Both the Labour and Conservative parties say they recognise the importance of the life sciences sector and propose significant investment and support. The Labour Party emphasises sustainability, regional development, and collaboration between the NHS, academia, and industry. In contrast, the Conservative strategy focuses on maintaining global competitiveness post-Brexit, streamlining regulatory processes, and integrating innovations within existing frameworks. The Labour Party aims to increase public and private sector investment in R&D to 3% of GDP, with significant funding through a National Transformation Fund. Their "Innovation Nation" strategy seeks to strengthen the role of universities and enhance collaboration between the NHS, academia, and industry.

Rob van Zyl, science and technology sector lead, commented on the challenge of balancing investment between the "Golden Triangle" of Oxford, Cambridge, and London, and other regions. “Currently, around 80% of life science investments go to the Golden Triangle, while over 50% of science research comes from areas outside this region. This needs to be addressed to harness the full potential of the country.

“Post-Brexit trade deals will be crucial in ensuring that the UK remains an attractive location for global life sciences companies too, and immigration policies will need to be attractive to world-class scientists wanting to settle in the UK. The new government will need to strengthen international partnerships for research collaboration and promote the UK as a global leader in life sciences.”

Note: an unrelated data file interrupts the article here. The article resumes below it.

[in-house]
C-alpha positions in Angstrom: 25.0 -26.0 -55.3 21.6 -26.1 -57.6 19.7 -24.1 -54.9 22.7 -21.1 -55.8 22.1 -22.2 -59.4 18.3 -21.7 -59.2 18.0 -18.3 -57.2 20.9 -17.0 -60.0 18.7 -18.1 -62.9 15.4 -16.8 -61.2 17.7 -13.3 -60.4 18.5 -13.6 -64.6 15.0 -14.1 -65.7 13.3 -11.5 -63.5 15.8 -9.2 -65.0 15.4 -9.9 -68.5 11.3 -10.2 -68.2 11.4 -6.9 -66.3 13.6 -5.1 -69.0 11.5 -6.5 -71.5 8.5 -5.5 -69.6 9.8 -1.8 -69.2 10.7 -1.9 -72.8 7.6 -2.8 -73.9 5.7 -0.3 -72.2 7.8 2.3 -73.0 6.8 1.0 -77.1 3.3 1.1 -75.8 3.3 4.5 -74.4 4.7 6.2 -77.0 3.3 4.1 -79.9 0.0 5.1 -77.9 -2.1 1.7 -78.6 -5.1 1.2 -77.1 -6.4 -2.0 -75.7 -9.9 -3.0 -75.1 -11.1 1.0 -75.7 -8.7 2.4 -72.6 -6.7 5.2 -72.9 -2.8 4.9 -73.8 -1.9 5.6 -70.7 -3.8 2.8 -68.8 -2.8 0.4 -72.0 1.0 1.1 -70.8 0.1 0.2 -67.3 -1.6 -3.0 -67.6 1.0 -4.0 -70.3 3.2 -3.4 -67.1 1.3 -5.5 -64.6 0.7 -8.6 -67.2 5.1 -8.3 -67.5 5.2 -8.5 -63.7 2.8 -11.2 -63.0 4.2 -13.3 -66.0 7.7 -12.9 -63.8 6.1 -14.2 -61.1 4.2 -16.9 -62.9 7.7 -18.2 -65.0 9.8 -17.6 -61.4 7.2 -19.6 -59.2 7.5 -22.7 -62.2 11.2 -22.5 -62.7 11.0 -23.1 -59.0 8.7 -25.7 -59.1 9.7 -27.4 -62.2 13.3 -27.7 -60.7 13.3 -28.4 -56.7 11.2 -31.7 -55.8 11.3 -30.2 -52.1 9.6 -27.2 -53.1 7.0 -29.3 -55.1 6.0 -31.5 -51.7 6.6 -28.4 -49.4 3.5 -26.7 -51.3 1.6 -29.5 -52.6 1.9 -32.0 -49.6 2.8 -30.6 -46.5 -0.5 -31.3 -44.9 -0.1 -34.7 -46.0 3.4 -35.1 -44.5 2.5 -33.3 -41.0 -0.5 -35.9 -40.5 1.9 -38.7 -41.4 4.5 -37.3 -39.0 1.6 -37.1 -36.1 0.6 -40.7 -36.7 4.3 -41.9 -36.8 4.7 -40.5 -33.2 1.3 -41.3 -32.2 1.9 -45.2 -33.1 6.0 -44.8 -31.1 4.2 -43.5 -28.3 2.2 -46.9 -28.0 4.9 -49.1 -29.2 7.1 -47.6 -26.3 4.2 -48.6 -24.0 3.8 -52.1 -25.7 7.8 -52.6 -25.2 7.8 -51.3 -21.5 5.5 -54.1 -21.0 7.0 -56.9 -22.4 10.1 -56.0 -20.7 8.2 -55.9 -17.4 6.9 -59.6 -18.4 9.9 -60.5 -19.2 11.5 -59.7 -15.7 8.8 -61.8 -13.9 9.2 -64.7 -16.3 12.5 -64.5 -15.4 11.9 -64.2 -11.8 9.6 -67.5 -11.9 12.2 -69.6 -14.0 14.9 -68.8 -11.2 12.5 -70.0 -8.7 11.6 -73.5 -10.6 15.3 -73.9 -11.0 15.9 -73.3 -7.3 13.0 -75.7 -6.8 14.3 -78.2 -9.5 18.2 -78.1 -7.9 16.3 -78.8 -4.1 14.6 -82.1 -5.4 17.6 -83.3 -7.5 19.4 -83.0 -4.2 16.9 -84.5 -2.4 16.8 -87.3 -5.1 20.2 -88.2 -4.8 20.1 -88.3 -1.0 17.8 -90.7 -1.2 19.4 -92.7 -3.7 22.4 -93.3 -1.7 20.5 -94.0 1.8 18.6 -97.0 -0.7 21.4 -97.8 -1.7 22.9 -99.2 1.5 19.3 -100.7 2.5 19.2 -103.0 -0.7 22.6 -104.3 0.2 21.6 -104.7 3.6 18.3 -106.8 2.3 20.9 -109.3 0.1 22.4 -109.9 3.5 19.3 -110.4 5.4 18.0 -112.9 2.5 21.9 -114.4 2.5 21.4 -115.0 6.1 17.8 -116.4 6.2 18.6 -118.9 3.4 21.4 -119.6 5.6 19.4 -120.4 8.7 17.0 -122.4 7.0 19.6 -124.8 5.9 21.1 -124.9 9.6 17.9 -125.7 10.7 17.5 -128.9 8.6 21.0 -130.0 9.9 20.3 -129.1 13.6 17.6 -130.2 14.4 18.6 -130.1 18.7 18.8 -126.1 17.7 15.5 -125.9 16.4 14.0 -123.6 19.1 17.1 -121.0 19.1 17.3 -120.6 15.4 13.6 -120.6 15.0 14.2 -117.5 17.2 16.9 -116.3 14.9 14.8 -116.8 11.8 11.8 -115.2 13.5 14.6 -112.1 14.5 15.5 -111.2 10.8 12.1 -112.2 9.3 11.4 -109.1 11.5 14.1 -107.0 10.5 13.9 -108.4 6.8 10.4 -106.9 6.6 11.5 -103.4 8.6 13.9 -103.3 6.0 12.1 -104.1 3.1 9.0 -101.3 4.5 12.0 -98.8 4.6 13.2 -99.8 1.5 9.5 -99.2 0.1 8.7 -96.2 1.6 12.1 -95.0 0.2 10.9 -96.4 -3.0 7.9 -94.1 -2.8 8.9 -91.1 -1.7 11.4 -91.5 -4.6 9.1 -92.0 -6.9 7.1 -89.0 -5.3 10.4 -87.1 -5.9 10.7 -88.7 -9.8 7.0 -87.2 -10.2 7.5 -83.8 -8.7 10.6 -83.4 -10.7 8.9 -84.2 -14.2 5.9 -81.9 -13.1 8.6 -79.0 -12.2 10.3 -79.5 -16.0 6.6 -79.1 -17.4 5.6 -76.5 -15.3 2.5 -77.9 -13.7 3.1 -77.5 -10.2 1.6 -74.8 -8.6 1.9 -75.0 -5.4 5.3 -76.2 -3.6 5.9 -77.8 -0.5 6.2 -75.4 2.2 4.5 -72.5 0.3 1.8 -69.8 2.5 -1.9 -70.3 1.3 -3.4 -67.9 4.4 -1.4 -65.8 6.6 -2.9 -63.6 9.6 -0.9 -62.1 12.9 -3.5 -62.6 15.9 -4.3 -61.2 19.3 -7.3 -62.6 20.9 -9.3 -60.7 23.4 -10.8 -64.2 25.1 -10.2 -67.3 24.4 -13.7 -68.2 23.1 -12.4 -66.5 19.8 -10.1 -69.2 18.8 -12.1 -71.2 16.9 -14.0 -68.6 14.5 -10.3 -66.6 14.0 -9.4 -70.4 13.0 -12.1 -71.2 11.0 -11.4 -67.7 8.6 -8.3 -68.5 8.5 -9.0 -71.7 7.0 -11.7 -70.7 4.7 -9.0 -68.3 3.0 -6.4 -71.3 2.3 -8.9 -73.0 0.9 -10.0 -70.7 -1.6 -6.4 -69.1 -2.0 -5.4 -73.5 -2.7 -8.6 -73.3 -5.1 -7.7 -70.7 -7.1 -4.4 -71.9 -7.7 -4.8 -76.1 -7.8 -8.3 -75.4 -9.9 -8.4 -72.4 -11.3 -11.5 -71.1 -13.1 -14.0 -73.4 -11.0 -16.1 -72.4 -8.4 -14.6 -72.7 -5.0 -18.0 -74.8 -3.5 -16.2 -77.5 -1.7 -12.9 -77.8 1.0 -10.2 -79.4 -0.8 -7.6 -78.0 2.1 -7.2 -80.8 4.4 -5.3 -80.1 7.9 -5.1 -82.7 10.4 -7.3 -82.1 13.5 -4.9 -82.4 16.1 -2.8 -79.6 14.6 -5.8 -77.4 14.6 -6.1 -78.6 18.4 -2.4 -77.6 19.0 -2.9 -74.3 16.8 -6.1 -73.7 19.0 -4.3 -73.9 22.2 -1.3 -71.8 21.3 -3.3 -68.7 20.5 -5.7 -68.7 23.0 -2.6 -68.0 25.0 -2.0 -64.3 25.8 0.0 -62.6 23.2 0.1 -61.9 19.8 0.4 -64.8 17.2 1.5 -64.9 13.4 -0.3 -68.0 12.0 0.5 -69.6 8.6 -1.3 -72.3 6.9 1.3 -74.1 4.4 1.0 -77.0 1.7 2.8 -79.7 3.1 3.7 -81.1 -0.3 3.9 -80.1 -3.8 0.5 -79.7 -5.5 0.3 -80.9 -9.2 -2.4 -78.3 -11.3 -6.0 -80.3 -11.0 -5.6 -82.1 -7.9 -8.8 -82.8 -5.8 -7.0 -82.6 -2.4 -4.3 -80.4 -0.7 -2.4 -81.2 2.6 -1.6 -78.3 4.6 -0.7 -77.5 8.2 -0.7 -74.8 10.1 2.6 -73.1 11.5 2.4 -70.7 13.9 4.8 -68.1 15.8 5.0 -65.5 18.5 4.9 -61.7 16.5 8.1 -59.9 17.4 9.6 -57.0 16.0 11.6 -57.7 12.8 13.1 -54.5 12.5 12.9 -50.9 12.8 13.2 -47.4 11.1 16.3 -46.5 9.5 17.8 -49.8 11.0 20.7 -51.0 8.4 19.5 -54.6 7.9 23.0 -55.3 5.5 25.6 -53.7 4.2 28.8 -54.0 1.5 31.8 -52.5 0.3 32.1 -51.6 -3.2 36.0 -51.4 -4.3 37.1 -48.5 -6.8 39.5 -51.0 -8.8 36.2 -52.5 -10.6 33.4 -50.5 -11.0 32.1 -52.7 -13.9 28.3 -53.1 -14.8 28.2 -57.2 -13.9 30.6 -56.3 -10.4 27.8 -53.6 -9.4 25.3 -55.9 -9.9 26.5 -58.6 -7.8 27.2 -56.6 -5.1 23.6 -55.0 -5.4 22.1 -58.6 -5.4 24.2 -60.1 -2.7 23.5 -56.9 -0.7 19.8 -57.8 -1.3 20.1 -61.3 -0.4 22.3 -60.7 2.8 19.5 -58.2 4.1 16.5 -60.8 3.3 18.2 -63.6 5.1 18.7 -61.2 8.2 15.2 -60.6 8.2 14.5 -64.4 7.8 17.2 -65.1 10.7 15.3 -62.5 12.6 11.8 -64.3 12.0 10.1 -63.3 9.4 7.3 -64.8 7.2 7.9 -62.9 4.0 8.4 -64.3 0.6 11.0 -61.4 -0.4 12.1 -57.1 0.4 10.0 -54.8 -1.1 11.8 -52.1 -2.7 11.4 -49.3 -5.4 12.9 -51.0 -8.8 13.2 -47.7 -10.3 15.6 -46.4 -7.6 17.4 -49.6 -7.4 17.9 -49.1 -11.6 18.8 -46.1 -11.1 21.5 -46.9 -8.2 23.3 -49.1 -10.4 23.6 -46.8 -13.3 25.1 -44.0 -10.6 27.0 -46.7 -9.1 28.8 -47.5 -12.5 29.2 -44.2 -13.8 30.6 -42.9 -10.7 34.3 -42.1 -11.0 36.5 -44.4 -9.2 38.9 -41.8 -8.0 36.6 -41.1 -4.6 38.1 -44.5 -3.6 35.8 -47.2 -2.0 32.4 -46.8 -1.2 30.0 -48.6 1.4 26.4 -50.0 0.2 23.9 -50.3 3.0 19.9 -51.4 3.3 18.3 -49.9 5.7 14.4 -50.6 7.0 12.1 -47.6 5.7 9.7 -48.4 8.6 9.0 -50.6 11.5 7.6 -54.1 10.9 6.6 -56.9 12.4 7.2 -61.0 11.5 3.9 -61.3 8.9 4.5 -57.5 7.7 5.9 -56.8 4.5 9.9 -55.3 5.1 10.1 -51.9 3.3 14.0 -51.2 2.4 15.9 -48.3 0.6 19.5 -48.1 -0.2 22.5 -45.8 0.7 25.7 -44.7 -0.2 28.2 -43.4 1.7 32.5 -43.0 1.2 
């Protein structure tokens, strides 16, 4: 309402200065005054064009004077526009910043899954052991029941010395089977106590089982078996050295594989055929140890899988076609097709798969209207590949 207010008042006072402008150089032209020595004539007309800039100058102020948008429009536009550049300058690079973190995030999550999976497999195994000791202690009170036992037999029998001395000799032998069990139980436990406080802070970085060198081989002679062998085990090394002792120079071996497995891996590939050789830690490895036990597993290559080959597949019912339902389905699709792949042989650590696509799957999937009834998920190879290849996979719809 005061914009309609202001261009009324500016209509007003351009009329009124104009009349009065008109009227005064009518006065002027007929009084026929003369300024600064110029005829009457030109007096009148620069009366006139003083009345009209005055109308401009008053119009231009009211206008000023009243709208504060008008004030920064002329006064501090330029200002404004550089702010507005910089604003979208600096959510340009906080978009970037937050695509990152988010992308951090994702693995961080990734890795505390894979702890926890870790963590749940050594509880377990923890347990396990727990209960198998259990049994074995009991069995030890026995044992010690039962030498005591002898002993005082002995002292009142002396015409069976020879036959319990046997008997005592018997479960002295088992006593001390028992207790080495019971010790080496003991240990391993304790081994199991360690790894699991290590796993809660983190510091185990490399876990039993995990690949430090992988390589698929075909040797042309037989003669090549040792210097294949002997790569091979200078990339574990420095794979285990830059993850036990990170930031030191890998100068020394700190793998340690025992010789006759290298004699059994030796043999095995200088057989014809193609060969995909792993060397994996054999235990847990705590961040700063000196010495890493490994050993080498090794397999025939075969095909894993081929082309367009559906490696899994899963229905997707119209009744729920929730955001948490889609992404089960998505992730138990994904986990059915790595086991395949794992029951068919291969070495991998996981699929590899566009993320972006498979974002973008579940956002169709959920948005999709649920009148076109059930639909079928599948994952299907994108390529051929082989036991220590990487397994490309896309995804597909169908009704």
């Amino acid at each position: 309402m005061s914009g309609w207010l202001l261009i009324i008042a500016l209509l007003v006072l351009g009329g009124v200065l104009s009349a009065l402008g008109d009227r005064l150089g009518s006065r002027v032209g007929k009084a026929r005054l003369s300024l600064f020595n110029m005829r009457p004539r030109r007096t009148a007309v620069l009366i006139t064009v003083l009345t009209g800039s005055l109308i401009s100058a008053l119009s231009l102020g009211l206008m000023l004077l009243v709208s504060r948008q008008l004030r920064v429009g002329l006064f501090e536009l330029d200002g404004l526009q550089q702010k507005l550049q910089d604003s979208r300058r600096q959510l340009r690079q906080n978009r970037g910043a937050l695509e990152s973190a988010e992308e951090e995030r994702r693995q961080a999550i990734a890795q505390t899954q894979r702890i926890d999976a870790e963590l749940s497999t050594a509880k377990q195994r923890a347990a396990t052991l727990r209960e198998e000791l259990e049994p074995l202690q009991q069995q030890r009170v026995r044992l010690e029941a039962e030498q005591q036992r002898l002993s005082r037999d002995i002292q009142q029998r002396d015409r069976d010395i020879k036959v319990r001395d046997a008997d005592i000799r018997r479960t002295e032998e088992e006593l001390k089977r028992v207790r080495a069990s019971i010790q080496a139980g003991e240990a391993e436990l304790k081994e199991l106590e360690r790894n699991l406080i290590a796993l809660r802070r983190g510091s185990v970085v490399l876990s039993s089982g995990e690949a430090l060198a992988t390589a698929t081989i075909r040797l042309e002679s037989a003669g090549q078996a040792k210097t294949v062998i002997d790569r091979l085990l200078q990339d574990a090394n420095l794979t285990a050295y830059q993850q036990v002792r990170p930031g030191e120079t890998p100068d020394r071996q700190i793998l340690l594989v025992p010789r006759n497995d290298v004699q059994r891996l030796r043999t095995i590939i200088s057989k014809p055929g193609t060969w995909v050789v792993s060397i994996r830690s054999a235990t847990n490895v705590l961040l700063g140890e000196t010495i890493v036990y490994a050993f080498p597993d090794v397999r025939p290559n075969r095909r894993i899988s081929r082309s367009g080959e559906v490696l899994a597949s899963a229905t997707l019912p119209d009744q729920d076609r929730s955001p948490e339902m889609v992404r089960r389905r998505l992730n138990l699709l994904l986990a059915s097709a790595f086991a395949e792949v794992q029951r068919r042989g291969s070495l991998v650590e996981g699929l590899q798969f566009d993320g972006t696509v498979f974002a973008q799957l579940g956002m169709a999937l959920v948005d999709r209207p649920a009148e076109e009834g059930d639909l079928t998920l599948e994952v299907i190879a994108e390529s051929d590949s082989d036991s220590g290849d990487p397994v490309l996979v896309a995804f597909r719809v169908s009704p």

Data centres

Peter Liddle, who leads Cundall’s critical systems sector, shared how the next government can help the sector succeed in the UK.

“Regardless of the party in power, the data centre industry needs growth. The Labour Party plans to expedite planning permission for data centres by overruling local council objections. In contrast, the Conservatives pledged to increase public spending on R&D to £22 billion annually, which will likely attract more technology companies to the UK. Both scenarios underscore the critical need for this infrastructure.

“One missed opportunity is prioritising district heating systems. It remains limited in practice, particularly in the UK, compared to notable examples in the Nordics and The Netherlands. This should illustrate to both potential governments that the hurdle lies not in the technical constraints but in the economic ones. As the size and scale of data centres continues to grow in the coming period, 100's of MW of waste heat will be available for re-use. It would be beneficial to see the government prioritise the creation of district heating networks and consider the benefits of a more wholistic approach to master planning of these data centres in association with local users who can benefit from any waste heat.”

While we have had weeks of promises leading up to the general elections, the UK's built environment can go a long way with progressive and pragmatic policies from whichever the new government is.